Underlying data shouldn’t contain nulls but suddenly does
Cloud infrastructure orchestrating SQL or Python transformations (Airflow, Prefect, Dagster, etc) fell over due to overwhelmed resources like memory or CPU
A column was renamed somewhere, causing downstream transformations to reference a column that no longer exists and subsequently fail
Percentages were described as integers ranging from 0-100, but are now ratios ranging from 0-1
The list goes on. This all contributes to data quality, and at some point there will be a holistic tool that helps identify all of these cases. For now, different tools approach data quality problems in different ways.
Let’s dive in: what tools exist and what approach do they each take to data quality?
Step 2: Understand the tooling landscape
General characteristics: Hosted tools that automatically profile data through either machine learning or statistical methods and alert upon changes based on historical behavior. No one can foresee every possible error or drift, which is where automated solutions save the day.
Pros: Hosted, auto-detection of behavioral change in data, visualizing of lineage and data diffs
Cons: Expensive, less customization, less integration with data pipelines to stop pipeline tasks from propagating issues downstream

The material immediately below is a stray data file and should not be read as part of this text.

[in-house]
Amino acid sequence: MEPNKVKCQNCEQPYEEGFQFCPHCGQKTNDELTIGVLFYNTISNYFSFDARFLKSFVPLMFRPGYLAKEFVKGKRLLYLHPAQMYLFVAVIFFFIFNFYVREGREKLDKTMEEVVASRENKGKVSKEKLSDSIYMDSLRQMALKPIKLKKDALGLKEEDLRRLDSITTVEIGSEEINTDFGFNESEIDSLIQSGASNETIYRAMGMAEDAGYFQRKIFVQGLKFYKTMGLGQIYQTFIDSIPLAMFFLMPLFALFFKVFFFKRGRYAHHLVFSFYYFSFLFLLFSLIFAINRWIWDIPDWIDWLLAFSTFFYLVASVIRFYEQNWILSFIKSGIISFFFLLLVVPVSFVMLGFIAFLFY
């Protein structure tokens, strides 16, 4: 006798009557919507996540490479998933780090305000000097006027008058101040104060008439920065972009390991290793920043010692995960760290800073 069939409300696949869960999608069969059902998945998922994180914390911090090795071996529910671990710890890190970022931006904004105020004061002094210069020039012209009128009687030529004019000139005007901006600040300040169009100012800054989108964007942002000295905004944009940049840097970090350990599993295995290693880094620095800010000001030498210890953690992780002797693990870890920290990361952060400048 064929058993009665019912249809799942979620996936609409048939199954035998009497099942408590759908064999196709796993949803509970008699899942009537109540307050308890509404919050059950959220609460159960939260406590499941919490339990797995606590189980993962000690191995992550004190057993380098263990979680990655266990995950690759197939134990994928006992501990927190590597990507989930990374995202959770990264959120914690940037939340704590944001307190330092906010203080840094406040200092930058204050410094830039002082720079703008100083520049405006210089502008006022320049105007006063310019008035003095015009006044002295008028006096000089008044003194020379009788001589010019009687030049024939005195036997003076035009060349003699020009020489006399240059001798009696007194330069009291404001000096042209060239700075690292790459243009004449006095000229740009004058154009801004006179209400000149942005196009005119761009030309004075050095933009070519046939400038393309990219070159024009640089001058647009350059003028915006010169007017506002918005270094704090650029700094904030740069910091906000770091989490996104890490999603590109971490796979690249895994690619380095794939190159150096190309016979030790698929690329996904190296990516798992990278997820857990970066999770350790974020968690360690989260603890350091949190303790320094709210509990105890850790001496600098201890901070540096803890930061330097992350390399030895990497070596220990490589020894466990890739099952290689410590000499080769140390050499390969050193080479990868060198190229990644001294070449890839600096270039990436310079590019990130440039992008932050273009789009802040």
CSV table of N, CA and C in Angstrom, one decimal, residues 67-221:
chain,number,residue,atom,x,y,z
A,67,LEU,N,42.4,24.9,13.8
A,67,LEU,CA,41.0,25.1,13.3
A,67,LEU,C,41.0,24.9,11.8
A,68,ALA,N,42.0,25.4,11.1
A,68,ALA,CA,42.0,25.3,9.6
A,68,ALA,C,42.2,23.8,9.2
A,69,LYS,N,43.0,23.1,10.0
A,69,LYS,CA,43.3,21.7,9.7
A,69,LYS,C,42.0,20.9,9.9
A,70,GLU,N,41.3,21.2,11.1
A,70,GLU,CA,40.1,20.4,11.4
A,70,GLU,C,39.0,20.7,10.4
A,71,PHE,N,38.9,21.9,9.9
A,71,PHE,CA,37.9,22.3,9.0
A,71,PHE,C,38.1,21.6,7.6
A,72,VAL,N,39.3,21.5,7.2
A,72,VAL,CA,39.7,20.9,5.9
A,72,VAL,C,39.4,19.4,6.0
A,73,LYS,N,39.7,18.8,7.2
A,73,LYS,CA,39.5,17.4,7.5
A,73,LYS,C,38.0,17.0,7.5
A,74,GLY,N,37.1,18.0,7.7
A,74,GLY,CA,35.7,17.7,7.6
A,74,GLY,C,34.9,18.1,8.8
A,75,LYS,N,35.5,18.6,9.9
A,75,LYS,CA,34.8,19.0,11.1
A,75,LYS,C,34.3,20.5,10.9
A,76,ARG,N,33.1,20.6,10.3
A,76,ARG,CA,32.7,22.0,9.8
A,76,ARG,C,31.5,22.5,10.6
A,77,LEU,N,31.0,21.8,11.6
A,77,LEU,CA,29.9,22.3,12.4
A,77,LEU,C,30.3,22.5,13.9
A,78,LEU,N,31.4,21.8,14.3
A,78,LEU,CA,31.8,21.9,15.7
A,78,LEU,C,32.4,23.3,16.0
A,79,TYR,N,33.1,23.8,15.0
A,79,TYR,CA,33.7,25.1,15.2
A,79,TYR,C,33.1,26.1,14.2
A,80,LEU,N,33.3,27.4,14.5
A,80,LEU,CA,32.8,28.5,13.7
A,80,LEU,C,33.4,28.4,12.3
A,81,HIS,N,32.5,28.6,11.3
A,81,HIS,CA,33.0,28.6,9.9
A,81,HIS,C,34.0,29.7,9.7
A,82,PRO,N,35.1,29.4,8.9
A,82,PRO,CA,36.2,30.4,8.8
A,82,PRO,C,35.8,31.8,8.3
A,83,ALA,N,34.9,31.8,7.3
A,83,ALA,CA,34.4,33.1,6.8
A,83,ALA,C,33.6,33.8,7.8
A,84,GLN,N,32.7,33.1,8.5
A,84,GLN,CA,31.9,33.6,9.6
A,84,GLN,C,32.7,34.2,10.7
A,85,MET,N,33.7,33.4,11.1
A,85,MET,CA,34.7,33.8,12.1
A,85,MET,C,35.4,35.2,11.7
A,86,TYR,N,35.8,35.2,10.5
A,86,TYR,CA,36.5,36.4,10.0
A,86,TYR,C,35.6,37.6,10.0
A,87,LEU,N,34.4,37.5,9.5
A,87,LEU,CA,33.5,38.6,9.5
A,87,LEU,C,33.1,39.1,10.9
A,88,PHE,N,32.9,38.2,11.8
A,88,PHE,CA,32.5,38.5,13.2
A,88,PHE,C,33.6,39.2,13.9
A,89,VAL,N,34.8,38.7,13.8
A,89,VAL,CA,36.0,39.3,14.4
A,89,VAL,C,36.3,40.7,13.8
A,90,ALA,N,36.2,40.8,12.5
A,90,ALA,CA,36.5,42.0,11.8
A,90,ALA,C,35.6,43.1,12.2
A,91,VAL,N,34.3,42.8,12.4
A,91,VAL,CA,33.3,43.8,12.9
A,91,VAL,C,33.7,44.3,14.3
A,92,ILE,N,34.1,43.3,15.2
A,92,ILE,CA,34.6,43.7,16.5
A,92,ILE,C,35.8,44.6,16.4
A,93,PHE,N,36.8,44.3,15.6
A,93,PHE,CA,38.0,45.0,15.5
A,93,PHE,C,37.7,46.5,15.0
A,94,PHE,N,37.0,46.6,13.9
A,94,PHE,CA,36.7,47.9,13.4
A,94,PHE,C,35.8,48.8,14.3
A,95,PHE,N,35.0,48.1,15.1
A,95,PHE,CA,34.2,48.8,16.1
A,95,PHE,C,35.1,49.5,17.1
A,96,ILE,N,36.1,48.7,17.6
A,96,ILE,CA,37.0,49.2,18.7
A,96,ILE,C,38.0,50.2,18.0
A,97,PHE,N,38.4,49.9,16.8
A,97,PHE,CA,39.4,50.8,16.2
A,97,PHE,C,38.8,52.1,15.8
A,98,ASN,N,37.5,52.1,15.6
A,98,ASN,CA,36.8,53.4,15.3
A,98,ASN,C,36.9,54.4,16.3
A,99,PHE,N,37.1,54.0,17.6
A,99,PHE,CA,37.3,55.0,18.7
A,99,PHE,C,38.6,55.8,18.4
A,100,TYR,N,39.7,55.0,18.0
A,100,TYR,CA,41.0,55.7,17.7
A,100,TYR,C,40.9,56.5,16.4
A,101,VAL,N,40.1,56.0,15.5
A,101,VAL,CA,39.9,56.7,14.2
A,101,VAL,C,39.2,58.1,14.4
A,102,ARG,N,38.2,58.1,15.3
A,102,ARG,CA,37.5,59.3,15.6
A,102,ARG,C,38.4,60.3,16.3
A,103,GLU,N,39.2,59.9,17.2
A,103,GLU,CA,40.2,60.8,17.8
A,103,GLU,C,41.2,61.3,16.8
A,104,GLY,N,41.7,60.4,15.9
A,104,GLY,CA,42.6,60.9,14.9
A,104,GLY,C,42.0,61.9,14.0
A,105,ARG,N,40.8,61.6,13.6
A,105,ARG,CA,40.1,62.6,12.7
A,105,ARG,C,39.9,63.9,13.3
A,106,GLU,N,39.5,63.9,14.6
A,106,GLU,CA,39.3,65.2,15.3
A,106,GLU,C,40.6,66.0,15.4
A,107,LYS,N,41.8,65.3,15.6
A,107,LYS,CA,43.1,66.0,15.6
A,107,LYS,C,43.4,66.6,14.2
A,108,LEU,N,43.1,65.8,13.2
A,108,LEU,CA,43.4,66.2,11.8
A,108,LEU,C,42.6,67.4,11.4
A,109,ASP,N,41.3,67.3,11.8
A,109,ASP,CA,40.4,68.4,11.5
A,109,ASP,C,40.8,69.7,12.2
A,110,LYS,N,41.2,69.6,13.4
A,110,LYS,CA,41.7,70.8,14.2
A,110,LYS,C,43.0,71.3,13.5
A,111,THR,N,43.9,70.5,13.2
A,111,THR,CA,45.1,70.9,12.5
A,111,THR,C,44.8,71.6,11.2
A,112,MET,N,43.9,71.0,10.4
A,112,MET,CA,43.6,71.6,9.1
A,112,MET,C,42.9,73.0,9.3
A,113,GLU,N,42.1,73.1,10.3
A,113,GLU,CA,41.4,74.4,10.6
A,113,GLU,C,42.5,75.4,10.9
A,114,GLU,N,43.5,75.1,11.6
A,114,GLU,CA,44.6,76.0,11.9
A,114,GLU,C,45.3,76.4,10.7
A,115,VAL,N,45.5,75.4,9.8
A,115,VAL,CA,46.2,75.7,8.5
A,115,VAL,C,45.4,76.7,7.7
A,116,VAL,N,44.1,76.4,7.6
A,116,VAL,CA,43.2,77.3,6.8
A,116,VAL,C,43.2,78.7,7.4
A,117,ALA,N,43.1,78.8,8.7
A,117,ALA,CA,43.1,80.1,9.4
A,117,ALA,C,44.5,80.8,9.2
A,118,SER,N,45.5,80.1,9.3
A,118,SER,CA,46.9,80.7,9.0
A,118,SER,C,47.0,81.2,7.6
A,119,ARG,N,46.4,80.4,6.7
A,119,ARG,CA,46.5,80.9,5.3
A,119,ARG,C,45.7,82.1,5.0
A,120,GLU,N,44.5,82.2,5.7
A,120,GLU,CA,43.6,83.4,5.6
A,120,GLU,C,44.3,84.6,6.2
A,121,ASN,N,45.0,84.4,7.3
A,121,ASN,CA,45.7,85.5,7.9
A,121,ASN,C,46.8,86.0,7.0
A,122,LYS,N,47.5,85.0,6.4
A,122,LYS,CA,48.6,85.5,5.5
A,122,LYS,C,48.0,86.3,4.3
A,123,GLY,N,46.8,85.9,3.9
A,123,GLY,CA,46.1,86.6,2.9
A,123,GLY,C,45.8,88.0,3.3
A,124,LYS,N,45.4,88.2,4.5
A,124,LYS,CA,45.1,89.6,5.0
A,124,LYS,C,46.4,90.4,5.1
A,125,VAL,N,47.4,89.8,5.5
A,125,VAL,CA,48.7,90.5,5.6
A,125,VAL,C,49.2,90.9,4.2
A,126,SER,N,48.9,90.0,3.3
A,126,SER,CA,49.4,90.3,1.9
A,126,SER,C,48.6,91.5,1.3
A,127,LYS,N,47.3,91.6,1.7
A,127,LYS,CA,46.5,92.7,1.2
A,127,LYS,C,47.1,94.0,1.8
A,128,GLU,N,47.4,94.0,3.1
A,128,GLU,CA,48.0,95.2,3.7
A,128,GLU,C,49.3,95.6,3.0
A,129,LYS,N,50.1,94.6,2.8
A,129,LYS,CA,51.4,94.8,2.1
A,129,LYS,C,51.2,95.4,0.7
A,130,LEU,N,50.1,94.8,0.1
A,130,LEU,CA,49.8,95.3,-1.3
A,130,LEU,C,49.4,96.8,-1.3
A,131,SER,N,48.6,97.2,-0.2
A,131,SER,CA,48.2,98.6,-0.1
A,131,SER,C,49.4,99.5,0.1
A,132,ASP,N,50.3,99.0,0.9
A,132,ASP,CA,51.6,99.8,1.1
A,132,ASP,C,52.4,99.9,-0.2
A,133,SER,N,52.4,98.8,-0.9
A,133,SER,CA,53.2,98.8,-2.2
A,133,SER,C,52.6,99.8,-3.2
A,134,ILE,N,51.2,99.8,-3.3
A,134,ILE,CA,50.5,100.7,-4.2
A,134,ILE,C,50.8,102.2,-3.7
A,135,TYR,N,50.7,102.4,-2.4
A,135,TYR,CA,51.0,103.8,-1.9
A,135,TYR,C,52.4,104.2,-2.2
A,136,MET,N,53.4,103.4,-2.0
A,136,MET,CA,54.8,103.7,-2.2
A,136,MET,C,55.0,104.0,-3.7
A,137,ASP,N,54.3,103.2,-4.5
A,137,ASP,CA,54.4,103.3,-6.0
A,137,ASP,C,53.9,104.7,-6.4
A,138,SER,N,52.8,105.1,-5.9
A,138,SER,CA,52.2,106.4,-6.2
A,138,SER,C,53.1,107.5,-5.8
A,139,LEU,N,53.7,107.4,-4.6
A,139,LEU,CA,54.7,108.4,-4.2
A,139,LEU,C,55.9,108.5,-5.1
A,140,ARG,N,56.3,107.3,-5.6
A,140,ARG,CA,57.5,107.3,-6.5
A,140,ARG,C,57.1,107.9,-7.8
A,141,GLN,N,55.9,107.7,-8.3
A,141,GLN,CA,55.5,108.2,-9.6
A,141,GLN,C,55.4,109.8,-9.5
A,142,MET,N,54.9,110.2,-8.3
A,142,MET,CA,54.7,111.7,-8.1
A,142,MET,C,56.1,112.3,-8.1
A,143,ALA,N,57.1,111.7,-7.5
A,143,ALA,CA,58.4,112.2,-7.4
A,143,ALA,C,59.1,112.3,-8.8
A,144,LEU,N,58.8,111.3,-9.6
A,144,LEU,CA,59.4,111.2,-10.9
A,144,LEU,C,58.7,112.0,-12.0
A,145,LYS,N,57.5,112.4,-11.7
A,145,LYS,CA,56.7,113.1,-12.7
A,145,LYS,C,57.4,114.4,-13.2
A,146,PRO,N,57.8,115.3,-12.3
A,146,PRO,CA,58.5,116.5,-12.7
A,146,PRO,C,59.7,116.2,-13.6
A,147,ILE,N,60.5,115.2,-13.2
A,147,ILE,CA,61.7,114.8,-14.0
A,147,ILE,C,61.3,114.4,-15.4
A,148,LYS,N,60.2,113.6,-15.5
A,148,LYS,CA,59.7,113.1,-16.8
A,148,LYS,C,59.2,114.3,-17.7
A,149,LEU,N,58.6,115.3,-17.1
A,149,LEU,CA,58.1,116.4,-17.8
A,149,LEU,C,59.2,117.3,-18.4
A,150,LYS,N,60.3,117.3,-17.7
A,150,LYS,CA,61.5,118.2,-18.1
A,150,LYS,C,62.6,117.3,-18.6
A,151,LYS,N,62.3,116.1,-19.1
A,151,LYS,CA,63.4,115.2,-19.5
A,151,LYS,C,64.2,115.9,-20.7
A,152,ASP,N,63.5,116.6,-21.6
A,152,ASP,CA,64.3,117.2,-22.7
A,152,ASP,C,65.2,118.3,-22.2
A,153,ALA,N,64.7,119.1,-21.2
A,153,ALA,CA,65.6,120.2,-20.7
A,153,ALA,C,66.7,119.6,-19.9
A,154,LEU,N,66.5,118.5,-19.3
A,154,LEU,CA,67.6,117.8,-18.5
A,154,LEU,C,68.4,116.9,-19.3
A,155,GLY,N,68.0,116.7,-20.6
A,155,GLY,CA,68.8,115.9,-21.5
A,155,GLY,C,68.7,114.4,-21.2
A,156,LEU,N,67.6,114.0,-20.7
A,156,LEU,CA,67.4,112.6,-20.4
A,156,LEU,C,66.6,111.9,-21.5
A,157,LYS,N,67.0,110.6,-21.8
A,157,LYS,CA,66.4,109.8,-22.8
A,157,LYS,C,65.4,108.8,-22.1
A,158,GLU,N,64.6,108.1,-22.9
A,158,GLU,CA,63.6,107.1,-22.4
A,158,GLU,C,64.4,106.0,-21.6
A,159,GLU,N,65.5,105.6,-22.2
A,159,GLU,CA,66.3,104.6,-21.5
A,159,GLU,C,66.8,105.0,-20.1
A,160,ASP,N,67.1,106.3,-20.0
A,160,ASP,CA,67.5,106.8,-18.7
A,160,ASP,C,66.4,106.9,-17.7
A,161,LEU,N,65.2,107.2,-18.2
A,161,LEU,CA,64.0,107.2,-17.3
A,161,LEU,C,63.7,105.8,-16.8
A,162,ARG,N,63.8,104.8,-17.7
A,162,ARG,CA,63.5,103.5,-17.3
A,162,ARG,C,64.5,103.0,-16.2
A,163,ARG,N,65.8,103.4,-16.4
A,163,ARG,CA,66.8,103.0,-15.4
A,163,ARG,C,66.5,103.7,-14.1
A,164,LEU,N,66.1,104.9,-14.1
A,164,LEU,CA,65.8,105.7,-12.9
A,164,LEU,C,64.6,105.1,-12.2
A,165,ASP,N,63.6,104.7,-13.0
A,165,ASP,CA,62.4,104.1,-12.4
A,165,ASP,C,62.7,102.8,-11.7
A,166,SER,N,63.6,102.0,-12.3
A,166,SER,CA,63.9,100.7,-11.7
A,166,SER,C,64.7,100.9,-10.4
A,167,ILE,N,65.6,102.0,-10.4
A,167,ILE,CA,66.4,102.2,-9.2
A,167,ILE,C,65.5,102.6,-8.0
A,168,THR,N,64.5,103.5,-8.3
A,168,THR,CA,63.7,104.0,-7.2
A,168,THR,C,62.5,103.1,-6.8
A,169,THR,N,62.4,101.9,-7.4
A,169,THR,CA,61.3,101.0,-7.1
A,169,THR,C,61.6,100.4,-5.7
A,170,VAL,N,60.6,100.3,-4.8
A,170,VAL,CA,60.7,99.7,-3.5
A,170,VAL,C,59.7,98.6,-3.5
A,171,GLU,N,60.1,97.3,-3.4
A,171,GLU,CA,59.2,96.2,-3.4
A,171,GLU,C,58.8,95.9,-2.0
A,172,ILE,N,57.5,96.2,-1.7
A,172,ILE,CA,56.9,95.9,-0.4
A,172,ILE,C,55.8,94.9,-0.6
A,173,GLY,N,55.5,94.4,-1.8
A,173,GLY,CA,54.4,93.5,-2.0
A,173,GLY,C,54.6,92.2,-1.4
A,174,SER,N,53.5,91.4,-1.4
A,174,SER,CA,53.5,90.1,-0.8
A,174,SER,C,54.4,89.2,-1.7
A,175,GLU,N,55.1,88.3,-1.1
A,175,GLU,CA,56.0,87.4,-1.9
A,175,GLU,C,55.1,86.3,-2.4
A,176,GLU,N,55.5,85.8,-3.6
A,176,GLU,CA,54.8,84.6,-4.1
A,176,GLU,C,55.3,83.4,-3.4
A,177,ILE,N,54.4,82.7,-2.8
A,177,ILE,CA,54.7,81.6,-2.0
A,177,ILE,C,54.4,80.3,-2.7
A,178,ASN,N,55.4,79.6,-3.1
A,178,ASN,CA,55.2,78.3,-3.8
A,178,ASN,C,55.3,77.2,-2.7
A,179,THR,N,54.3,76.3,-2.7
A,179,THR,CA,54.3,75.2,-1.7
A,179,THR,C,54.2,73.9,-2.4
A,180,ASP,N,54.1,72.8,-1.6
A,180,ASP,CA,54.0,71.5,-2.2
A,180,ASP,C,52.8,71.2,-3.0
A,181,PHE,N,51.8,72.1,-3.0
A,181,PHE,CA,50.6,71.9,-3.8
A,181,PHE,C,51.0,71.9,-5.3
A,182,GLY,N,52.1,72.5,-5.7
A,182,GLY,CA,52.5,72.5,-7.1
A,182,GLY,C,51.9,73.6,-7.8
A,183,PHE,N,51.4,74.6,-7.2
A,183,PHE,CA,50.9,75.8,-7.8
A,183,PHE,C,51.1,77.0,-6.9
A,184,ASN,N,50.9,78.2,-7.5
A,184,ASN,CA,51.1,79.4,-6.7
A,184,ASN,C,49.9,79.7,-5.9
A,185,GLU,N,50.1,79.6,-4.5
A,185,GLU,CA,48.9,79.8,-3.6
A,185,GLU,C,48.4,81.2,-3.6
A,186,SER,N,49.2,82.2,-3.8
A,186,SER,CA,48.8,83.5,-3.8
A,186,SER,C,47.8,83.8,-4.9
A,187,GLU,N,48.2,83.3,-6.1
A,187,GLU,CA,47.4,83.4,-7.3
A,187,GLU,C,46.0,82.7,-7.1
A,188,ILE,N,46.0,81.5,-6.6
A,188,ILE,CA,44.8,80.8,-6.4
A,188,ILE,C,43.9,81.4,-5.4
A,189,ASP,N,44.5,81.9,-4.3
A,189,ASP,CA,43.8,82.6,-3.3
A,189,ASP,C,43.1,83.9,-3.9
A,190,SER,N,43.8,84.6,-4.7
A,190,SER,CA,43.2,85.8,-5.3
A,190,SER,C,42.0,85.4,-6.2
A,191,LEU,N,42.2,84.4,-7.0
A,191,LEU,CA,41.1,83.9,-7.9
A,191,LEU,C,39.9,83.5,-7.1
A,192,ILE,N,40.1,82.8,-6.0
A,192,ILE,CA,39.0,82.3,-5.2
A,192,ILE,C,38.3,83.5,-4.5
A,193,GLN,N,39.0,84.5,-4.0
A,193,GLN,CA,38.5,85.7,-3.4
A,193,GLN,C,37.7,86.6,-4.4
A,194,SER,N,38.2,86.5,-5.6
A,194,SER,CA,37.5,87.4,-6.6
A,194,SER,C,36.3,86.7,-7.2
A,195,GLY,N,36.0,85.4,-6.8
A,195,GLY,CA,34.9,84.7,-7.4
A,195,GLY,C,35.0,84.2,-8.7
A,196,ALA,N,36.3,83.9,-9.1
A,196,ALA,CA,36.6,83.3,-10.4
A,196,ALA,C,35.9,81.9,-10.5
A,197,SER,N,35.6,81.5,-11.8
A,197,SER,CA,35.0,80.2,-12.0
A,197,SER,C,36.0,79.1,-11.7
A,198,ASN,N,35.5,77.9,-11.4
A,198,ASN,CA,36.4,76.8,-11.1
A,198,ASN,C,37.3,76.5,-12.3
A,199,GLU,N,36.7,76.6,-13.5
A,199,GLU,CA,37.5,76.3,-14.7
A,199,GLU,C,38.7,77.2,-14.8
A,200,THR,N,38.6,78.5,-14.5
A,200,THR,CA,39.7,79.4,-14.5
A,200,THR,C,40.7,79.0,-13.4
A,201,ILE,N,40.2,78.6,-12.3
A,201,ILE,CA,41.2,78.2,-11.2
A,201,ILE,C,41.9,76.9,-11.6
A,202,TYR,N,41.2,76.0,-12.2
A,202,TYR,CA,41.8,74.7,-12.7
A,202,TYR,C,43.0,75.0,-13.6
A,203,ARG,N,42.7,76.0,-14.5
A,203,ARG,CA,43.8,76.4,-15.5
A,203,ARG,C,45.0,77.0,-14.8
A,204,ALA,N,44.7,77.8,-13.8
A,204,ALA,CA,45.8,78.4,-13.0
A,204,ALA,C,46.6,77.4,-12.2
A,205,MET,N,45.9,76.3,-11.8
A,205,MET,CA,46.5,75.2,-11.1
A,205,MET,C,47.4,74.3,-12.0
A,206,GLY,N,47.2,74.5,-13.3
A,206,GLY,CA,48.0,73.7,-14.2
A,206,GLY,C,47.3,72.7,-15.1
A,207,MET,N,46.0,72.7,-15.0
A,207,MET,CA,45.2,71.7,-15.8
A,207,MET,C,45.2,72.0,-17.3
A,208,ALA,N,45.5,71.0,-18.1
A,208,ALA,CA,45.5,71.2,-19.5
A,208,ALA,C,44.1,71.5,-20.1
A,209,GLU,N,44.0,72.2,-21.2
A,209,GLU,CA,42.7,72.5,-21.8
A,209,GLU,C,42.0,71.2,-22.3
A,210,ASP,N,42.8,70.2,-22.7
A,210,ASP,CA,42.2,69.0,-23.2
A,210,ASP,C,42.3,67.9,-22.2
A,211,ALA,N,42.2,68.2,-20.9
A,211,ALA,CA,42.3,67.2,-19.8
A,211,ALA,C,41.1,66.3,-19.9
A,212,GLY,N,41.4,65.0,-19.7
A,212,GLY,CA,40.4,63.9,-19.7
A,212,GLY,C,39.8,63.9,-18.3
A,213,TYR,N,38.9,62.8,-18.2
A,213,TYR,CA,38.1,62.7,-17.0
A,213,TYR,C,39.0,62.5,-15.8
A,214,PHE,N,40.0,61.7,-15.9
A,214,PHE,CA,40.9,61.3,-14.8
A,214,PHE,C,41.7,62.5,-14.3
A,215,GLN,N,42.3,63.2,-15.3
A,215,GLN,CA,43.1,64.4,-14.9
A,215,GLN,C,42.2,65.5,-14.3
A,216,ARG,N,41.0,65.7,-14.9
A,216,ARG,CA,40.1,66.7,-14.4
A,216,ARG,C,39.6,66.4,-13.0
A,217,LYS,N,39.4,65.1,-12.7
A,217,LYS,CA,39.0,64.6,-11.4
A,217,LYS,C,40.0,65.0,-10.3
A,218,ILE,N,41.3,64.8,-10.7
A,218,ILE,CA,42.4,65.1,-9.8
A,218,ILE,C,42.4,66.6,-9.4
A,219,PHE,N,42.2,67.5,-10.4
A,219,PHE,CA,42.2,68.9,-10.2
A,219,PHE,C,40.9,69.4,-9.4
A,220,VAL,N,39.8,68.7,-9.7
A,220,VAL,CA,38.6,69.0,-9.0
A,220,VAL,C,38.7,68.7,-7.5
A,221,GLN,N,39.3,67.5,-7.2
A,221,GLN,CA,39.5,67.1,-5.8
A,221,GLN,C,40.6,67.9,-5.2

Choose if: Your team has a high budget, many data sources you don’t control, and fewer technical resources or time to create and maintain custom tests.
Bigeye: unique in wide range of ML-driven automatic threshold tests and alerts
Datafold: unique Github integration presenting Data Diff between environments with custom tests
Monte Carlo: unique in being most enterprise ready with many data lake integrations
Lightup: unique self-hosted deployment option, appealing to highly regulated industries
Metaplane: unique in high level of configuration for a hosted tool with both out-of-the-box and custom tests
General characteristics: Open source (free) with paid cloud option to integrate directly into data pipelines, configuring very granular unit tests to stop downstream tasks from running if data doesn’t meet the specific acceptance criteria.